High levels of pollution found in surface-water quality tests in
Ponte Vedra could trigger an advisory from the county health
department, Municipal Services District officials learned
Homes in the district often have trouble with sewage backup
during periods of heavy rain, and septic tanks have been
suspected as a source of high levels of fecal coliform detected
in past studies of lagoon water.
Last year, the district initiated a project to study the
possibility of bringing sewers to about 700 homes in the
district where the predominant form of sewage treatment is
septic systems. If the sewer lines are built, most residents
with septic tanks would be required to connect.
Many homeowners, upset because each household would be charged
an estimated $9,000 for sewer construction plus additional
hookup expenses, have questioned the need to convert to sewers
and asked that new water studies be done.
At Monday's meeting, Trustee Hutch Stevens reported results of
water-quality tests performed last month. The results indicated
that surface-water samples exceeded regulatory levels. This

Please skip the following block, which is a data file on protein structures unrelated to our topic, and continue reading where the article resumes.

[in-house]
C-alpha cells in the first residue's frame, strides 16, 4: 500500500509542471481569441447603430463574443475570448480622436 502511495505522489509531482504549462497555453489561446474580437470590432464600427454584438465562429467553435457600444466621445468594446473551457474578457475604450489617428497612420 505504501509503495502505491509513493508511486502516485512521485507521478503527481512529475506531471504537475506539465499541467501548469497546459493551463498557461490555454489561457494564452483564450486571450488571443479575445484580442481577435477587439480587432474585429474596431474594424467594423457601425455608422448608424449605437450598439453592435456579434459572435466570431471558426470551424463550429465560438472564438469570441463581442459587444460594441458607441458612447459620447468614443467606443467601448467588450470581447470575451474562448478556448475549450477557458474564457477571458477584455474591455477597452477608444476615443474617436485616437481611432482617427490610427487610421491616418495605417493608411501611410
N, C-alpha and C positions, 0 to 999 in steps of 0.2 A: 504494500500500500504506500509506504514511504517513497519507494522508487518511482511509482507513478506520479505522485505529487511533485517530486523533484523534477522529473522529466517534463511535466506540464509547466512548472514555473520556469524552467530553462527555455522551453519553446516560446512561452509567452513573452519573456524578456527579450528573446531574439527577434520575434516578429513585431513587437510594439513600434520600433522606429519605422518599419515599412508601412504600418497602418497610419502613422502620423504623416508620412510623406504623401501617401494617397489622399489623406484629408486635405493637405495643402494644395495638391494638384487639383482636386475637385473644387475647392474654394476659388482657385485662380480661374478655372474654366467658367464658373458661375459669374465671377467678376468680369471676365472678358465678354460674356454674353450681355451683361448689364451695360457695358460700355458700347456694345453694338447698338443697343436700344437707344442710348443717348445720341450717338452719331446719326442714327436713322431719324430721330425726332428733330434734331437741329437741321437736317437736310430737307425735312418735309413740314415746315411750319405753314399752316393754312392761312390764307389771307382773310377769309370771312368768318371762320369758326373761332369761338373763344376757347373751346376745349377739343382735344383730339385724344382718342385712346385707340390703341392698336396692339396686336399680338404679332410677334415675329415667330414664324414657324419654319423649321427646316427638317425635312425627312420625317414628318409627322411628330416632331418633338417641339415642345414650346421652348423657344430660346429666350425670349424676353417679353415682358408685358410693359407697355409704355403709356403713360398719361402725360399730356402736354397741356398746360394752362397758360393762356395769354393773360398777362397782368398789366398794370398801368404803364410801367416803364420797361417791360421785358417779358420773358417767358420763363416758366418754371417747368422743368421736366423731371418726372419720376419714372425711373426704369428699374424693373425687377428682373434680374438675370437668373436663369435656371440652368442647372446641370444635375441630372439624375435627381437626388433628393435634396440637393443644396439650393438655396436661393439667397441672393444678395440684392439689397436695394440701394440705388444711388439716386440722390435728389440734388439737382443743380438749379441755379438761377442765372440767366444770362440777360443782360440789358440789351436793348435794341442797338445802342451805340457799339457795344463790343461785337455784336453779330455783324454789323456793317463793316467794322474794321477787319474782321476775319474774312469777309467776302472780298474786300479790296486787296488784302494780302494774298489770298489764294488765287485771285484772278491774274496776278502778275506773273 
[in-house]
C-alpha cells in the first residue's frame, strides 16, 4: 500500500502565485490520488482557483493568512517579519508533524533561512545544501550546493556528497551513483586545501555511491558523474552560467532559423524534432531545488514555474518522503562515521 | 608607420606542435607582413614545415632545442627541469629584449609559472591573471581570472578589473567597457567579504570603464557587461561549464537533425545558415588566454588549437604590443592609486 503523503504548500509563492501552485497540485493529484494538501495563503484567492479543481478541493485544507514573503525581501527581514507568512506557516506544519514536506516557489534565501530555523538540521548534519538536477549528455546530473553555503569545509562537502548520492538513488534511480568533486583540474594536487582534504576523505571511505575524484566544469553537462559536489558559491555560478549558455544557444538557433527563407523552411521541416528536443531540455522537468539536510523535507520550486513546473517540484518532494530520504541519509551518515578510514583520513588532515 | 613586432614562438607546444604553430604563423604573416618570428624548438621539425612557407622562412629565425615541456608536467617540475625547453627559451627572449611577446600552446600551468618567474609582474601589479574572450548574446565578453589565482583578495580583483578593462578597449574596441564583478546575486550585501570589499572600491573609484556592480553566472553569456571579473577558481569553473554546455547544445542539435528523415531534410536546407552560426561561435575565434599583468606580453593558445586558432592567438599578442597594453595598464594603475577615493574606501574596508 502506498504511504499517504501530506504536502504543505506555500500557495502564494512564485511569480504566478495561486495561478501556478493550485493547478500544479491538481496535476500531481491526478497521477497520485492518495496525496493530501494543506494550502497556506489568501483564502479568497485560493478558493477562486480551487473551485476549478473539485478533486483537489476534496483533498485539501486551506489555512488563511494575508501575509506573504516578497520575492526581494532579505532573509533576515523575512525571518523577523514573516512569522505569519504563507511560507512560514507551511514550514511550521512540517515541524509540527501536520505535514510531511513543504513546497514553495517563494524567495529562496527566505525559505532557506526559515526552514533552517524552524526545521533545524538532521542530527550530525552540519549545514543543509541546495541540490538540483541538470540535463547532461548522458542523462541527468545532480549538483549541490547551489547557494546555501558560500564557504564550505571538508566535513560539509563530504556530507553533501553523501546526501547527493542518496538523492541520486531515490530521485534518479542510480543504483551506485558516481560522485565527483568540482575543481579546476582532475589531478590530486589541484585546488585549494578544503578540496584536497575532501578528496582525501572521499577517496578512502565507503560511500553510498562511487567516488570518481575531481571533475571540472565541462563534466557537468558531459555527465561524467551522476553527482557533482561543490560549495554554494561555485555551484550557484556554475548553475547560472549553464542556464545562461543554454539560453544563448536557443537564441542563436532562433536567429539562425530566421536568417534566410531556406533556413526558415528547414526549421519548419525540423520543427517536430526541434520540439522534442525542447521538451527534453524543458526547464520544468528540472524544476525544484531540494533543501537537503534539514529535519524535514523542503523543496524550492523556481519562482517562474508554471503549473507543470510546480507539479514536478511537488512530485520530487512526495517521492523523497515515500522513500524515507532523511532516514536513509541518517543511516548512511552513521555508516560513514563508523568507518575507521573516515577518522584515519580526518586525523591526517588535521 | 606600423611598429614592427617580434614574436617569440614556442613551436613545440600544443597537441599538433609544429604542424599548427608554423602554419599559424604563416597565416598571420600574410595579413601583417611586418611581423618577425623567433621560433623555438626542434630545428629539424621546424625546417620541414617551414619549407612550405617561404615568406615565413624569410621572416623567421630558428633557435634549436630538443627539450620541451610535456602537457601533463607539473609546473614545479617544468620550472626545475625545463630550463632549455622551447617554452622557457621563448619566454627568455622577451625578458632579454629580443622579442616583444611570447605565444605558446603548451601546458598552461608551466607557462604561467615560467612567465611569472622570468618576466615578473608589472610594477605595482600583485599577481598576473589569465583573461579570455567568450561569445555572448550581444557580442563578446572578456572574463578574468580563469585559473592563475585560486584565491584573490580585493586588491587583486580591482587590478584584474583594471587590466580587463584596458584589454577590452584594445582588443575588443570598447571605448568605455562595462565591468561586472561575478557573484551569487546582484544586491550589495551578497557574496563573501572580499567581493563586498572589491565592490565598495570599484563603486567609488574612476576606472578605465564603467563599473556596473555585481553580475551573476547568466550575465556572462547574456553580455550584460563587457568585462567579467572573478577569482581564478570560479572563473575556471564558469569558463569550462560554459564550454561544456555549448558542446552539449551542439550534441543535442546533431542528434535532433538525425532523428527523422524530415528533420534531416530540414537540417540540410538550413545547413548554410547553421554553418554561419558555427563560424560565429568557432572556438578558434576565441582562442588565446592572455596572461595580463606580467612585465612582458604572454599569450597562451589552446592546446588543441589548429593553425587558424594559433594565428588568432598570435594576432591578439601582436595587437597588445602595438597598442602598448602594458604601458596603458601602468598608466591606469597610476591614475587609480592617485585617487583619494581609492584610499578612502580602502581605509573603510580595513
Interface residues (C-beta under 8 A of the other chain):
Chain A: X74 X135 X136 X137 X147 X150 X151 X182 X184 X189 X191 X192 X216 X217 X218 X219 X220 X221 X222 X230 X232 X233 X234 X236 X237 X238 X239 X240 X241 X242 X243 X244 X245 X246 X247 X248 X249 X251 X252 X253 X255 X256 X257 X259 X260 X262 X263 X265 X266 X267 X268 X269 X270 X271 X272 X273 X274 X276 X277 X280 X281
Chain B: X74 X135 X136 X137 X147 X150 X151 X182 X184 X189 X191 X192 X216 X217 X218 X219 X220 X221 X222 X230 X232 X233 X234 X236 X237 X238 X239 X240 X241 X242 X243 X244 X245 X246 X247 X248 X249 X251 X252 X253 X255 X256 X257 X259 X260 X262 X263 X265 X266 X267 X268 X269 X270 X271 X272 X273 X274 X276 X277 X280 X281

means the water is unsafe for recreational use and the
maintenance of a wellbalanced population of fish and wildlife.
The maximum allowed coliform count for a one-time grab sample
is 2,400 colonies per 100 milliliters, and an acceptable fecal
count should not exceed 800 colonies per 100 milliliters on any
one day. Department of Health tests done in the lagoons between
Solana Road and Corona Road showed a total coliform count as
high as 9,000 and a fecal count at 2,200 in one of the samples.
Additional laboratory tests were requested by the district for
ditches in the Seaview Park area. Samples taken after a heavy
February rain showed counts as high as 600 for fecal matter and
8,000 for coliform. The higher counts came from locations near
septic tanks and drain fields, Stevens said.
However, in the most recent tests taken north of Solana Road,
San Juan Drive and Ponte Vedra Circle, only four of 26 samples
exceeded a fecal count of 800, said Don Hallman, environmental
director with the County Health Unit.
About half of the first samples exceeded standards because of
the heavy rain and high water table. Health advisories are
issued whenever there is a lot of high water to let parents know
that children shouldn't play in the water, he said.
"The old in-ground septic systems are a potential source for
contamination, especially when the groundwater is high because
they can't treat effluent," Hallman said. "Those old systems
ideally should be either upgraded or sewers run. …